During the recent Florida Citrus Growers’ Institute, Michael Rogers, director of the University of Florida Institute of Food and Agricultural Sciences (UF/IFAS) Citrus Research and Education Center, provided details on recently funded citrus research projects.
“The $16.3 million (from the U.S. Department of Agriculture) will go toward new research or continuing research to keep promising projects going,” Rogers said.
Eight projects headed by UF/IFAS researchers were funded, and Rogers provided highlights of each.
Nian Wang: This research will study a three-pronged approach to help alleviate stress in HLB-affected trees. The first will be looking for ways to reduce stress with common horticultural practices like fertilization and the use of plant growth regulators. The second will investigate ways of using the citrus tristeza virus vector to express antioxidants that could reduce stress in trees. The third is a longer-term project using CRISPR to silence some of the genes in citrus plants that cause stress.
Megan Dewdney: This project seeks to aggregate all of the published HLB research that has been conducted over the years into a searchable database. This would allow growers to access the information more easily and have confidence in its origins.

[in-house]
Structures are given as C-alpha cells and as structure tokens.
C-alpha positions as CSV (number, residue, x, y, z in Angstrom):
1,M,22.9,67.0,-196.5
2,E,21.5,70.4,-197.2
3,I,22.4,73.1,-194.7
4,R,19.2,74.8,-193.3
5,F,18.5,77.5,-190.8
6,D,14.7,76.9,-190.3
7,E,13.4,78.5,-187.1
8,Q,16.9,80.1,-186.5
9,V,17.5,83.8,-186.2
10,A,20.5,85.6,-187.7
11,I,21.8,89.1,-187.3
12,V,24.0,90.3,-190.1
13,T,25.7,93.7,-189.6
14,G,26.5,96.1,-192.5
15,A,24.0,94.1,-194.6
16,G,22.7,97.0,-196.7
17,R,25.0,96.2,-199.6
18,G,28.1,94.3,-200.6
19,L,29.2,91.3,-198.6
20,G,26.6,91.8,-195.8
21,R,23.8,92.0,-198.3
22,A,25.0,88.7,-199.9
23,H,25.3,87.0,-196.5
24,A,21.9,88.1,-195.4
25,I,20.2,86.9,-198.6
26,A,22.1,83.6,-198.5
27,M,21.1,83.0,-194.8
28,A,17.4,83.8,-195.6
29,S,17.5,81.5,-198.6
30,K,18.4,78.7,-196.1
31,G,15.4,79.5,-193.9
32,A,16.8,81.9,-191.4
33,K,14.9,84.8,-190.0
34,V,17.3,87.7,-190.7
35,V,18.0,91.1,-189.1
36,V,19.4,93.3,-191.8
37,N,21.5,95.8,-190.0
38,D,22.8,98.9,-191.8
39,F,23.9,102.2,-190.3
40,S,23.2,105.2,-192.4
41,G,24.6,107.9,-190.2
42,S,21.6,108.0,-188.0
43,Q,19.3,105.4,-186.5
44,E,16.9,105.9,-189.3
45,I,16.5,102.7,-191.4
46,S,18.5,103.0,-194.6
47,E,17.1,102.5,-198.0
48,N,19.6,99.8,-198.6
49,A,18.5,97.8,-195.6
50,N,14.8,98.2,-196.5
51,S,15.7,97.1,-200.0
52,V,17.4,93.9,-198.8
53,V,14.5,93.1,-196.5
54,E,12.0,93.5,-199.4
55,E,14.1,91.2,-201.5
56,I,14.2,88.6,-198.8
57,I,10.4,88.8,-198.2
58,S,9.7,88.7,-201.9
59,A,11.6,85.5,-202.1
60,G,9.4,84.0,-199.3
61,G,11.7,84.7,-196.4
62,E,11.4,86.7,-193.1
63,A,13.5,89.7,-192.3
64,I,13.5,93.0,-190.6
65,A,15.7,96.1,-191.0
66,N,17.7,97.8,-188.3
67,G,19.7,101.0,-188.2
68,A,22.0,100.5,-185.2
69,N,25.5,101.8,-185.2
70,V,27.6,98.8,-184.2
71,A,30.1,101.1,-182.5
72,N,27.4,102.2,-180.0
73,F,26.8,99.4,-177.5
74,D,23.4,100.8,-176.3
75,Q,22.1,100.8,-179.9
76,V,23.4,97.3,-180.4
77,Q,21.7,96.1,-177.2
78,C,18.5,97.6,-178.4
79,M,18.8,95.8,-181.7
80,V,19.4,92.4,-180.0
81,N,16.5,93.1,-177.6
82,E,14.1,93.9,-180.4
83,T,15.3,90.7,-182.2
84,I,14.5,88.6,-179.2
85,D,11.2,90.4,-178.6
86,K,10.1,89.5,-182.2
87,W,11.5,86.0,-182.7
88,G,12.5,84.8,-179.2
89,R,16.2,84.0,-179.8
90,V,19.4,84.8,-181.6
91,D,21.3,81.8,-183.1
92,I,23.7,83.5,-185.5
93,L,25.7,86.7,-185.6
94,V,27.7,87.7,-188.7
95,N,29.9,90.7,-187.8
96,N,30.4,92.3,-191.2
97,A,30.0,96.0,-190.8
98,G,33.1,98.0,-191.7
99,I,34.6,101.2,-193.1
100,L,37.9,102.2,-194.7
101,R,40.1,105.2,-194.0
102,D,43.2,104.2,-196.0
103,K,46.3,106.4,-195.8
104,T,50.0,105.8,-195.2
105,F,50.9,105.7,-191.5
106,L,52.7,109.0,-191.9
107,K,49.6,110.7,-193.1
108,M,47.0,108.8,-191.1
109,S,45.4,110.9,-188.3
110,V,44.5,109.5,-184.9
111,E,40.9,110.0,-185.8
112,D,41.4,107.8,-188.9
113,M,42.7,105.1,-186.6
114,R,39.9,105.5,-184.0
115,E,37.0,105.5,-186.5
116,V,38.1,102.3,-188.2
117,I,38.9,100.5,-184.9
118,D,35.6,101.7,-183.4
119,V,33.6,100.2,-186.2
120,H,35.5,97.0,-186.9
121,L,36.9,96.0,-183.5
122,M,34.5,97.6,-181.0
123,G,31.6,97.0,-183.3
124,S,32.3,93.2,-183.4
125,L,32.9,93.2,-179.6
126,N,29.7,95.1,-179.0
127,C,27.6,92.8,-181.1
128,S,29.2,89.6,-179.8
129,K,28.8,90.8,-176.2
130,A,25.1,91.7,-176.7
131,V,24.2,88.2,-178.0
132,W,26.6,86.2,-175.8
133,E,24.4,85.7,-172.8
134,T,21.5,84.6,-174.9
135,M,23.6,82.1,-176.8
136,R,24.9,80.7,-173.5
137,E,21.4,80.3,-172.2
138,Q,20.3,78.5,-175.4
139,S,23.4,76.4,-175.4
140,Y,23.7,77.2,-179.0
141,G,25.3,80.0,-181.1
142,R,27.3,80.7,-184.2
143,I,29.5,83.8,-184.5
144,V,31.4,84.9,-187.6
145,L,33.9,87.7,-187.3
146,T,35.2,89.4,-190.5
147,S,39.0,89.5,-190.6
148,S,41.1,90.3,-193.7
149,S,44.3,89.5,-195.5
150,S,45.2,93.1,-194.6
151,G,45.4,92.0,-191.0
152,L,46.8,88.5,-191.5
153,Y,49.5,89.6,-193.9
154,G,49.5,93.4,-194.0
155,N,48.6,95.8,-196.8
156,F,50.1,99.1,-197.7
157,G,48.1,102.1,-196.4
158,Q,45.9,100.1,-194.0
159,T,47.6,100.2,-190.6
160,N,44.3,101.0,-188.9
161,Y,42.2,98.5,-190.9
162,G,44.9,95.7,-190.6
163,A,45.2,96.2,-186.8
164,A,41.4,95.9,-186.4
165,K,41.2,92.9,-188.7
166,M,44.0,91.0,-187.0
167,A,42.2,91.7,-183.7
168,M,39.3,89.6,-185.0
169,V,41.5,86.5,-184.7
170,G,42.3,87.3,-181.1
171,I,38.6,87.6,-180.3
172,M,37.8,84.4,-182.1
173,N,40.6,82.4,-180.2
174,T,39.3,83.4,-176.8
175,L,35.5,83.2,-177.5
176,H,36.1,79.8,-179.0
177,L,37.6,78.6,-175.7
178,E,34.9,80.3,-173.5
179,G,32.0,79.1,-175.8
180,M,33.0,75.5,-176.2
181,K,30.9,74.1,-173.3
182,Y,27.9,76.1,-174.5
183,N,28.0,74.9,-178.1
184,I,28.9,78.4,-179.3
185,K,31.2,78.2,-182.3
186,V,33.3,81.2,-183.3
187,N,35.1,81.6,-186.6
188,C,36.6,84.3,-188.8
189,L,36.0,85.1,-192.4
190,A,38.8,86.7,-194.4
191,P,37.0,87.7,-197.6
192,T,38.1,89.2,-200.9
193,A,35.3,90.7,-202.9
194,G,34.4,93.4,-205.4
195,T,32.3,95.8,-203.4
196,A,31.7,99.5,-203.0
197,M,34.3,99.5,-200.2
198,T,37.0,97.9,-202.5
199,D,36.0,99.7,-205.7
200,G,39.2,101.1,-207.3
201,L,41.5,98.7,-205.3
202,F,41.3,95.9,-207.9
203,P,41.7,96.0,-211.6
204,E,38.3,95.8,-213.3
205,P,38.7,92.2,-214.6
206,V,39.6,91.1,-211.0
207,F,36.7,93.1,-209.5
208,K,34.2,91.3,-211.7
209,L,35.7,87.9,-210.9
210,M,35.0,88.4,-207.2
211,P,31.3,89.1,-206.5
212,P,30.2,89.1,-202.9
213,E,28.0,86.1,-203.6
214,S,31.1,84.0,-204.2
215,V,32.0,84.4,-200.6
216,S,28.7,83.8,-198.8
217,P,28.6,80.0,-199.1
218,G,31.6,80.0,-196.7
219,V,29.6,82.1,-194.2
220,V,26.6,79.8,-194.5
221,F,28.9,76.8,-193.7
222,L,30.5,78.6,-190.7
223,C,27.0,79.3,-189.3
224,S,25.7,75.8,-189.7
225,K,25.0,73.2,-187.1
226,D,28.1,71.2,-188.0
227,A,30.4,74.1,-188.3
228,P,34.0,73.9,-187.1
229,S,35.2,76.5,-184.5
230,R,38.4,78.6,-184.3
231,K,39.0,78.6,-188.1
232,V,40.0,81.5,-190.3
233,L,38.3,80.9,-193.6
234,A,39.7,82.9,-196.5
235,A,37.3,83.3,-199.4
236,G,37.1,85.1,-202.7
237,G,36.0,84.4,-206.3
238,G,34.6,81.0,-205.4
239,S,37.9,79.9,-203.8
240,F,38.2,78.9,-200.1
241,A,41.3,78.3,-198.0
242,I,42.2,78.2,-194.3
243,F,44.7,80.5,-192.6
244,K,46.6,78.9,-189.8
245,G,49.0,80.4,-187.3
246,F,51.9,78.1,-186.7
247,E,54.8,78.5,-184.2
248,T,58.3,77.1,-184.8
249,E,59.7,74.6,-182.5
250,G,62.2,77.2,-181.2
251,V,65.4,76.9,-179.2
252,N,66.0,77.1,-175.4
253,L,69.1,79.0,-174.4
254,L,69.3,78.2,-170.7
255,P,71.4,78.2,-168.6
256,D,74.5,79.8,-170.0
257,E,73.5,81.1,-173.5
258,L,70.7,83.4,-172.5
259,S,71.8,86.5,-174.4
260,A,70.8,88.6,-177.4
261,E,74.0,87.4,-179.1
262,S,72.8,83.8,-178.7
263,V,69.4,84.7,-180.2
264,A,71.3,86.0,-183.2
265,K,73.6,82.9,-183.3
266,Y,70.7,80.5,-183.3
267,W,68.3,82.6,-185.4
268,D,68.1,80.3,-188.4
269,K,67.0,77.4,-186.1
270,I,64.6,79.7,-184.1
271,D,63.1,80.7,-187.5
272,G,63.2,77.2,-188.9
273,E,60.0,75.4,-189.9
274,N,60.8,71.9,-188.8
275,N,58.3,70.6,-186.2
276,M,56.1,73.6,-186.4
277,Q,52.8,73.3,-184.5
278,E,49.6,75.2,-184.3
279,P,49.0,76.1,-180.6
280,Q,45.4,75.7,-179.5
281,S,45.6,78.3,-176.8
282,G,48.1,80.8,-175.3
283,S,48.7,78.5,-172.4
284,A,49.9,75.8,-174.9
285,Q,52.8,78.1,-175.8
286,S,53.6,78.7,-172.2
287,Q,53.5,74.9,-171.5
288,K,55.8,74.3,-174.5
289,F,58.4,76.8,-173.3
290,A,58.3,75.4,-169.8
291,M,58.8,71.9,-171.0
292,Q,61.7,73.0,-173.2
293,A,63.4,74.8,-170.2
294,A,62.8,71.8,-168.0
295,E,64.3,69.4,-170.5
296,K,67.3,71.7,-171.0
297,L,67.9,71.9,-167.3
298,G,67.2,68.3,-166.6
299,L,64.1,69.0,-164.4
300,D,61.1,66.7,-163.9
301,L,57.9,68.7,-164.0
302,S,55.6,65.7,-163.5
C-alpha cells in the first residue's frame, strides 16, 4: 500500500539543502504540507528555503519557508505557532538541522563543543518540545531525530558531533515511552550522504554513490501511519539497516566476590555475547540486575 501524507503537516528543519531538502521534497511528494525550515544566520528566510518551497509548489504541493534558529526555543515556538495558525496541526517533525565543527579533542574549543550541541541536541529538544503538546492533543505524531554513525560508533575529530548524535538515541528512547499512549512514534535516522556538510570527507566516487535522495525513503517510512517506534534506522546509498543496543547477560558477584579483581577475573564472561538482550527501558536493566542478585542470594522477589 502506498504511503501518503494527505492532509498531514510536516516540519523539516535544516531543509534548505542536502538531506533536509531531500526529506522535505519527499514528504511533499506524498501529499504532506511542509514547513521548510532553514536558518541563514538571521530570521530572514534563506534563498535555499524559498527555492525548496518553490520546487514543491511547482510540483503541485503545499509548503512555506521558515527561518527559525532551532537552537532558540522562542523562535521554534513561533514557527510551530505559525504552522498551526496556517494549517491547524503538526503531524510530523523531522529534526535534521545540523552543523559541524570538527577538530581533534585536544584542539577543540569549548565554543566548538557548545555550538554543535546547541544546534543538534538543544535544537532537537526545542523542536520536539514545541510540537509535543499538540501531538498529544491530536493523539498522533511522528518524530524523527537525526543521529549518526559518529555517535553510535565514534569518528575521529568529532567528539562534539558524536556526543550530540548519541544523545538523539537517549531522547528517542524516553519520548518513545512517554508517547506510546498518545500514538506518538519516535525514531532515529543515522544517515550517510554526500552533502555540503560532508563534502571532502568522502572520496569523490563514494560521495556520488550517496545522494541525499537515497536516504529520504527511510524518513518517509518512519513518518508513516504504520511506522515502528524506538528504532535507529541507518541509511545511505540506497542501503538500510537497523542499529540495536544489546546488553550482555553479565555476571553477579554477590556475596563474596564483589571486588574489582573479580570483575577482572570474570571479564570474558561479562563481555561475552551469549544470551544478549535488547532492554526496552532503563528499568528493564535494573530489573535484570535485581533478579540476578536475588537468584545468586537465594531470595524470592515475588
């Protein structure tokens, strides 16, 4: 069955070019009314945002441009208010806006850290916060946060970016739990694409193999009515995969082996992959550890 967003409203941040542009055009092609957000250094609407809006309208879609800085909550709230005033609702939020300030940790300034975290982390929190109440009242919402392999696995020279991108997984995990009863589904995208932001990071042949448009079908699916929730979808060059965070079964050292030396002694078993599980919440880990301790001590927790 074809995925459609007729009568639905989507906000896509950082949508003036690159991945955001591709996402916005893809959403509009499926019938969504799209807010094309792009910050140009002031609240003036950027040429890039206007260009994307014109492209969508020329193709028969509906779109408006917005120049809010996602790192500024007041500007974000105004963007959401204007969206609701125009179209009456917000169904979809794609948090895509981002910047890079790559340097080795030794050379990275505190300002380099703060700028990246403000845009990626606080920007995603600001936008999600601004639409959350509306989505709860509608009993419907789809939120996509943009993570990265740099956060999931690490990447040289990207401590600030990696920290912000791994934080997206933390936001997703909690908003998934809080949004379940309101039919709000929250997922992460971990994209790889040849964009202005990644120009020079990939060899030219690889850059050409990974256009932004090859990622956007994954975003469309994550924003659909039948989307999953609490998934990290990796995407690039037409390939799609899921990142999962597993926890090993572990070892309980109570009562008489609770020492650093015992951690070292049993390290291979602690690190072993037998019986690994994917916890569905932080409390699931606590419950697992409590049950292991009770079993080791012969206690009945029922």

“This may sound like an easy project, but it is quite the undertaking. It will be a useful tool for growers,” Rogers said.
John Chater: This research will take a closer look at the rootstocks that have been developed by UF/IFAS to verify resistance or tolerance to HLB.
“We believe we have some rootstocks in our program that provide tolerance, and this work will help verify it,” Rogers said. “And it will seek to better understand how that tolerance is transferred from the rootstock to the scion.”
Zhonglin Mou: Funds will be dedicated to identify CRISPR targets that could be used in fighting HLB.
“One of the challenges with gene editing is the low success rate. Only about 1% of plants are successfully transformed using CRISPR techniques,” Rogers said. “This research will seek various ways to improve that success rate.”
Fernando Alferez: Funds will be allocated to continue research on how the use of brassinosteroids can protect citrus trees from HLB after individual protective covers are removed.
Kirsten Pelz-Stelinski: The project will investigate ways to develop a new line of insect cell cultures of the HLB bacteria. The insect lines would be used to actually grow the HLB bacteria. This could help scientists more quickly identify HLB treatments.
Jude Grosser: Funds will go toward research to find ways to increase the speed of the cleanup of new plant materials in the breeding process, so new varieties can get into growers’ hands more quickly. If successful, it could speed up the process by two years.
Lukasz Stelinski: This study would focus on using new technology and artificial intelligence to create hormonal blends that could be used as psyllid attractants for use in things like traps. This research has stalled in the past because the attractant hormones don’t hold up well in the field. New technology might overcome this problem.
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